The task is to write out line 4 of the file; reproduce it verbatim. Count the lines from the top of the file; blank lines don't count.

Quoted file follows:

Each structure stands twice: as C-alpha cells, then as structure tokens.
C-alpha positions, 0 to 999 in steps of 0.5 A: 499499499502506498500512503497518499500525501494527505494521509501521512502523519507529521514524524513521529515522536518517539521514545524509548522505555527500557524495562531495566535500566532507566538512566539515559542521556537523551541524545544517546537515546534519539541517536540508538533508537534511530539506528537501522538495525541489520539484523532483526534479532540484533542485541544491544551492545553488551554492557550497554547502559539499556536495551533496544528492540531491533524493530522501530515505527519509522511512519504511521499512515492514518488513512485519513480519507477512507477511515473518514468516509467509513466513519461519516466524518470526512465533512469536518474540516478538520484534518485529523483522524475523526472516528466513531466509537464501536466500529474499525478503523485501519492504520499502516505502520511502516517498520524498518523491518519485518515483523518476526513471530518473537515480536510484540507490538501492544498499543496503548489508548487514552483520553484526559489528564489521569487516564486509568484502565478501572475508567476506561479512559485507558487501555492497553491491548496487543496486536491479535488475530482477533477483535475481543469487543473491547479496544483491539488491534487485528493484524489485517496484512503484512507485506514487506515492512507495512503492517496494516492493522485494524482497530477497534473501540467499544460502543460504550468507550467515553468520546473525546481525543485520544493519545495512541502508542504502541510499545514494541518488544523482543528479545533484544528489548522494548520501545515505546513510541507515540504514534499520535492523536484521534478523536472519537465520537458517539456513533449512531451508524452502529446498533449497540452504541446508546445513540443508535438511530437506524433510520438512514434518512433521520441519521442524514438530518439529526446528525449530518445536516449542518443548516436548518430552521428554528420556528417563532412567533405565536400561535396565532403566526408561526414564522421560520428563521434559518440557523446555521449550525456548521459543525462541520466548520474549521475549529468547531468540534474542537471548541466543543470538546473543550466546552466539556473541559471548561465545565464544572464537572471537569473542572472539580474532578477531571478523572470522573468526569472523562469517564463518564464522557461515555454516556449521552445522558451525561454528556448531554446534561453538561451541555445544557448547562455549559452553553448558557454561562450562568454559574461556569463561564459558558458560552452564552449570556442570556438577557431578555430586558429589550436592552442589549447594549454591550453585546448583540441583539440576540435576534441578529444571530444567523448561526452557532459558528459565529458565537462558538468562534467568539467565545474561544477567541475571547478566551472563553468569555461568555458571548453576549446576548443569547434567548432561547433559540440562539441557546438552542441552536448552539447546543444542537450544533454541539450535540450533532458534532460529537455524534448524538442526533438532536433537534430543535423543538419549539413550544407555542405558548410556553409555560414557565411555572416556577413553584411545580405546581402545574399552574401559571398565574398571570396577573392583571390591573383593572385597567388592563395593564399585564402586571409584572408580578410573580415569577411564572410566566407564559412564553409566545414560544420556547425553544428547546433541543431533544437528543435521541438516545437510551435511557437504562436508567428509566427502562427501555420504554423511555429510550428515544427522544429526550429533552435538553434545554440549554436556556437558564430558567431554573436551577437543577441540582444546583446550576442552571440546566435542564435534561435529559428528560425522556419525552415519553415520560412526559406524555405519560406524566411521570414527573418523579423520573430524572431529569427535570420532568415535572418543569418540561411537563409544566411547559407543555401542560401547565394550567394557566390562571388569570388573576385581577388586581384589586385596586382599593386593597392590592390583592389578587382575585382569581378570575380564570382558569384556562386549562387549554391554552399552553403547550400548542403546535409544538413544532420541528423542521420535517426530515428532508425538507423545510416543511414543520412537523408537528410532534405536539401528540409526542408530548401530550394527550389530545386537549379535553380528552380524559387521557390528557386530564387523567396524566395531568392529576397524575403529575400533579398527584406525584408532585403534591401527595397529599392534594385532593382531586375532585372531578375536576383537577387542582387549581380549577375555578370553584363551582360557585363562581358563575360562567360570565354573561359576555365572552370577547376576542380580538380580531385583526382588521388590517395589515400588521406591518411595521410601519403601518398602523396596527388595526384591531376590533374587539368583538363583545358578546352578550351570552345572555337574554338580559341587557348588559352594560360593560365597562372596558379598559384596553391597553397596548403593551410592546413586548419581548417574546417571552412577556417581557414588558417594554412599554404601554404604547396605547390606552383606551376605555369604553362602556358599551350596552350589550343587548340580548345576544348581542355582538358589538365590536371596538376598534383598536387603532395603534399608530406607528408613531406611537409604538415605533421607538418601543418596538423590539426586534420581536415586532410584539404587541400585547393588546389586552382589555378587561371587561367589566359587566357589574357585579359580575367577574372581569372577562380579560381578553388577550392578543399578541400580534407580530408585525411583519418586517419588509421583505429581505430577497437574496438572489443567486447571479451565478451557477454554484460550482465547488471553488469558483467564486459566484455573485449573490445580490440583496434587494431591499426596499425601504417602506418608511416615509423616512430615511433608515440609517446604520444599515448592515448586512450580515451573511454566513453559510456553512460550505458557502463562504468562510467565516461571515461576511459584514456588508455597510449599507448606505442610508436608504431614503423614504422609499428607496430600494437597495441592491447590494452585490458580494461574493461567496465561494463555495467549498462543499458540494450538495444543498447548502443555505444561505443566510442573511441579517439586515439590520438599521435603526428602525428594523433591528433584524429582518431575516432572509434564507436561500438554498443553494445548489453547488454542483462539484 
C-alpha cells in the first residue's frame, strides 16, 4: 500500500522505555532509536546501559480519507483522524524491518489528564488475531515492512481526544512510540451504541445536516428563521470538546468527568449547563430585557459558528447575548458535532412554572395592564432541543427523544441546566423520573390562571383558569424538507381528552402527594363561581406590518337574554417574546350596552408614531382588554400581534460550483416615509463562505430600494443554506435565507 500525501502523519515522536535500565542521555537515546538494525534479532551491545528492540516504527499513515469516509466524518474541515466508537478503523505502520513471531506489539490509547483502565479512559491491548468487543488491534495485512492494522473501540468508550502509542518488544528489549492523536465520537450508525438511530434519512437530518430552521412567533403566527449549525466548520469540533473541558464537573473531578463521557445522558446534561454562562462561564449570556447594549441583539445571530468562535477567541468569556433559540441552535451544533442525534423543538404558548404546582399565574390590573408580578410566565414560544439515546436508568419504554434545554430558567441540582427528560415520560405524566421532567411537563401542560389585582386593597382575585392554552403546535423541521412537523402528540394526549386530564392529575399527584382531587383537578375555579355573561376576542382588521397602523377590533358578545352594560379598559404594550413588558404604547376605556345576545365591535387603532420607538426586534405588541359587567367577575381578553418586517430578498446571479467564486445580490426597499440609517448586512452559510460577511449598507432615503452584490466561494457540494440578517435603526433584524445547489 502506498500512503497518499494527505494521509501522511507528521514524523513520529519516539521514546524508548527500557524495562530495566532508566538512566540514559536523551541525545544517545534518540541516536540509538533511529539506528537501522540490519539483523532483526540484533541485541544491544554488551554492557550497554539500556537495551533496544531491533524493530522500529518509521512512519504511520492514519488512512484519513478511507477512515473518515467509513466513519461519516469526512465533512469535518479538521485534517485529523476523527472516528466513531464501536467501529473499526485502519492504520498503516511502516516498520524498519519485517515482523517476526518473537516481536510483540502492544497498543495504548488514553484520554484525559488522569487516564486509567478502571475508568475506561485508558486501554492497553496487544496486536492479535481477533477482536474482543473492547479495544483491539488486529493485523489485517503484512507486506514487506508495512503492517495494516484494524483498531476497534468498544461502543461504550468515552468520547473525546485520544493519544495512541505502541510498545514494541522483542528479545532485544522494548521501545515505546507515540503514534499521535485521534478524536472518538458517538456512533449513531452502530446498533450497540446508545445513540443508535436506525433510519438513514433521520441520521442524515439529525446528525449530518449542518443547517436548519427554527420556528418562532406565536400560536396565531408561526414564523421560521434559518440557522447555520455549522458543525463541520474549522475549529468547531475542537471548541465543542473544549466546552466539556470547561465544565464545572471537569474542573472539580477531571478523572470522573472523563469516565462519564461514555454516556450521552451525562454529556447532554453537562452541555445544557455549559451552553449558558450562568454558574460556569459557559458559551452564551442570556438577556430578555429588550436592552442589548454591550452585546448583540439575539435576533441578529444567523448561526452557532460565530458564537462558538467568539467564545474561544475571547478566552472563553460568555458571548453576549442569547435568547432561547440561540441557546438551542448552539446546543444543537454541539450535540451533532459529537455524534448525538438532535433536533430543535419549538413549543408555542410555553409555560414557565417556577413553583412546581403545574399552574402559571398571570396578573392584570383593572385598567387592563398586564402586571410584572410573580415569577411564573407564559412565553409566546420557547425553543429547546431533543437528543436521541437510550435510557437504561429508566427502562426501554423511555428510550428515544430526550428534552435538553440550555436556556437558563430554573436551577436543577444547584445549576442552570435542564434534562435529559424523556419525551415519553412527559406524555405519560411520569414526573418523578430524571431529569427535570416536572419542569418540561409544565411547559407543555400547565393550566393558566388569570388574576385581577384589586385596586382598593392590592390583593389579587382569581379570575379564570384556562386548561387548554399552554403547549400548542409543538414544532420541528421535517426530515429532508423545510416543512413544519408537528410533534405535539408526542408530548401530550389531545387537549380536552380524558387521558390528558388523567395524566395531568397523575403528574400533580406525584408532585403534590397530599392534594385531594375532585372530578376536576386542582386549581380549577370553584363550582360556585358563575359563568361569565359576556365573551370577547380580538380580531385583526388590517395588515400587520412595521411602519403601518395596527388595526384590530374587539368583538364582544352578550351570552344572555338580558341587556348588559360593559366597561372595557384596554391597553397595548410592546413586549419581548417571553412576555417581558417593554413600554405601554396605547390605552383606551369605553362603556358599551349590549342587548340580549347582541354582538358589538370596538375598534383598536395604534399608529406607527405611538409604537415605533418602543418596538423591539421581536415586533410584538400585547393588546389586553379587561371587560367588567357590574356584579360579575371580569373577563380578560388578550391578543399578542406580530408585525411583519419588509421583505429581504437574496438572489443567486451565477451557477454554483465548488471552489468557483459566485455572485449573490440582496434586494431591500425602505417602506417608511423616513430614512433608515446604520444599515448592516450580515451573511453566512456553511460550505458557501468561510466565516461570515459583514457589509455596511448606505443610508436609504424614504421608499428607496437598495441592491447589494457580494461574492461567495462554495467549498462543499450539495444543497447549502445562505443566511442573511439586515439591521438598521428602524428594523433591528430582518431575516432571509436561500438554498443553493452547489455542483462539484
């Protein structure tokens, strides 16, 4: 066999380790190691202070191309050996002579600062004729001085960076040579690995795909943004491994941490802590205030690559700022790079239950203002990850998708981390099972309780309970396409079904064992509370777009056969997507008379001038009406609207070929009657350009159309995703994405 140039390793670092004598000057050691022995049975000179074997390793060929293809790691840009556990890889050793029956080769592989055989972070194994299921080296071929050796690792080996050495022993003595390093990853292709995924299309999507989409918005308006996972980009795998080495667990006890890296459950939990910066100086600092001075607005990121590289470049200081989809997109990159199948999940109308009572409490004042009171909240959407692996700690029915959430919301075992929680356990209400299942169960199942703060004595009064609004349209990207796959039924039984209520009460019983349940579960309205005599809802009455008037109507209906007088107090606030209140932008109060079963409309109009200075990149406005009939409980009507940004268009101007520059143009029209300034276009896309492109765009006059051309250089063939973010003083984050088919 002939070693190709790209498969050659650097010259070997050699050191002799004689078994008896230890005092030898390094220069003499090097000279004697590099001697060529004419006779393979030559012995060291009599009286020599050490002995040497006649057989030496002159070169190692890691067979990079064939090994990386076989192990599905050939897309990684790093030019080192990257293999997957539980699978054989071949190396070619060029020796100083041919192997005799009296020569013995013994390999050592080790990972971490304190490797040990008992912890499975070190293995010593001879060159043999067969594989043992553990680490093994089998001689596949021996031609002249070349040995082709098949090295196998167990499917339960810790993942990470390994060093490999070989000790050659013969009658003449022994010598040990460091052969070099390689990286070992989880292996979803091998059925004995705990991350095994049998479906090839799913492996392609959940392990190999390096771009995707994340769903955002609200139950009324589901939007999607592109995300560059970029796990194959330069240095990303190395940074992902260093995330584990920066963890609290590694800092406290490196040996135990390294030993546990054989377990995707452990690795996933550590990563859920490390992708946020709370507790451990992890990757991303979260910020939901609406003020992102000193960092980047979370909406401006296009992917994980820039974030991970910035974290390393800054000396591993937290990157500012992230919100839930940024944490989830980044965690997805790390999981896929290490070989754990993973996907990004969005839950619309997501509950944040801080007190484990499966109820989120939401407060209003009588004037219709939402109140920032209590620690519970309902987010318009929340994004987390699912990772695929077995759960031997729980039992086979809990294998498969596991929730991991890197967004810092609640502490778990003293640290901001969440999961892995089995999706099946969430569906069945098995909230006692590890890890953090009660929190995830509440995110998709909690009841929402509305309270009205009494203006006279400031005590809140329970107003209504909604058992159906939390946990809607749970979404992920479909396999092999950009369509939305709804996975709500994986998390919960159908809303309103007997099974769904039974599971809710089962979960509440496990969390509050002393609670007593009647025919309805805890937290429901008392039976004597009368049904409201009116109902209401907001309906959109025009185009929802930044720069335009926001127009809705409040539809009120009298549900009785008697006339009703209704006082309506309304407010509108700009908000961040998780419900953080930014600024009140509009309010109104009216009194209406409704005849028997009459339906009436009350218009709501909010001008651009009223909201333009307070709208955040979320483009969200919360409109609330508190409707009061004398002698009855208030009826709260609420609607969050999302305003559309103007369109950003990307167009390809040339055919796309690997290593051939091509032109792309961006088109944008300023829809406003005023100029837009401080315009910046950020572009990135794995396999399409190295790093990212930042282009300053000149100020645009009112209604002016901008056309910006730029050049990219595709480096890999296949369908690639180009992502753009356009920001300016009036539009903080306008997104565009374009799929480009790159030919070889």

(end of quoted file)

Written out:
């Protein structure tokens, strides 16, 4: 066999380790190691202070191309050996002579600062004729001085960076040579690995795909943004491994941490802590205030690559700022790079239950203002990850998708981390099972309780309970396409079904064992509370777009056969997507008379001038009406609207070929009657350009159309995703994405 140039390793670092004598000057050691022995049975000179074997390793060929293809790691840009556990890889050793029956080769592989055989972070194994299921080296071929050796690792080996050495022993003595390093990853292709995924299309999507989409918005308006996972980009795998080495667990006890890296459950939990910066100086600092001075607005990121590289470049200081989809997109990159199948999940109308009572409490004042009171909240959407692996700690029915959430919301075992929680356990209400299942169960199942703060004595009064609004349209990207796959039924039984209520009460019983349940579960309205005599809802009455008037109507209906007088107090606030209140932008109060079963409309109009200075990149406005009939409980009507940004268009101007520059143009029209300034276009896309492109765009006059051309250089063939973010003083984050088919 002939070693190709790209498969050659650097010259070997050699050191002799004689078994008896230890005092030898390094220069003499090097000279004697590099001697060529004419006779393979030559012995060291009599009286020599050490002995040497006649057989030496002159070169190692890691067979990079064939090994990386076989192990599905050939897309990684790093030019080192990257293999997957539980699978054989071949190396070619060029020796100083041919192997005799009296020569013995013994390999050592080790990972971490304190490797040990008992912890499975070190293995010593001879060159043999067969594989043992553990680490093994089998001689596949021996031609002249070349040995082709098949090295196998167990499917339960810790993942990470390994060093490999070989000790050659013969009658003449022994010598040990460091052969070099390689990286070992989880292996979803091998059925004995705990991350095994049998479906090839799913492996392609959940392990190999390096771009995707994340769903955002609200139950009324589901939007999607592109995300560059970029796990194959330069240095990303190395940074992902260093995330584990920066963890609290590694800092406290490196040996135990390294030993546990054989377990995707452990690795996933550590990563859920490390992708946020709370507790451990992890990757991303979260910020939901609406003020992102000193960092980047979370909406401006296009992917994980820039974030991970910035974290390393800054000396591993937290990157500012992230919100839930940024944490989830980044965690997805790390999981896929290490070989754990993973996907990004969005839950619309997501509950944040801080007190484990499966109820989120939401407060209003009588004037219709939402109140920032209590620690519970309902987010318009929340994004987390699912990772695929077995759960031997729980039992086979809990294998498969596991929730991991890197967004810092609640502490778990003293640290901001969440999961892995089995999706099946969430569906069945098995909230006692590890890890953090009660929190995830509440995110998709909690009841929402509305309270009205009494203006006279400031005590809140329970107003209504909604058992159906939390946990809607749970979404992920479909396999092999950009369509939305709804996975709500994986998390919960159908809303309103007997099974769904039974599971809710089962979960509440496990969390509050002393609670007593009647025919309805805890937290429901008392039976004597009368049904409201009116109902209401907001309906959109025009185009929802930044720069335009926001127009809705409040539809009120009298549900009785008697006339009703209704006082309506309304407010509108700009908000961040998780419900953080930014600024009140509009309010109104009216009194209406409704005849028997009459339906009436009350218009709501909010001008651009009223909201333009307070709208955040979320483009969200919360409109609330508190409707009061004398002698009855208030009826709260609420609607969050999302305003559309103007369109950003990307167009390809040339055919796309690997290593051939091509032109792309961006088109944008300023829809406003005023100029837009401080315009910046950020572009990135794995396999399409190295790093990212930042282009300053000149100020645009009112209604002016901008056309910006730029050049990219595709480096890999296949369908690639180009992502753009356009920001300016009036539009903080306008997104565009374009799929480009790159030919070889």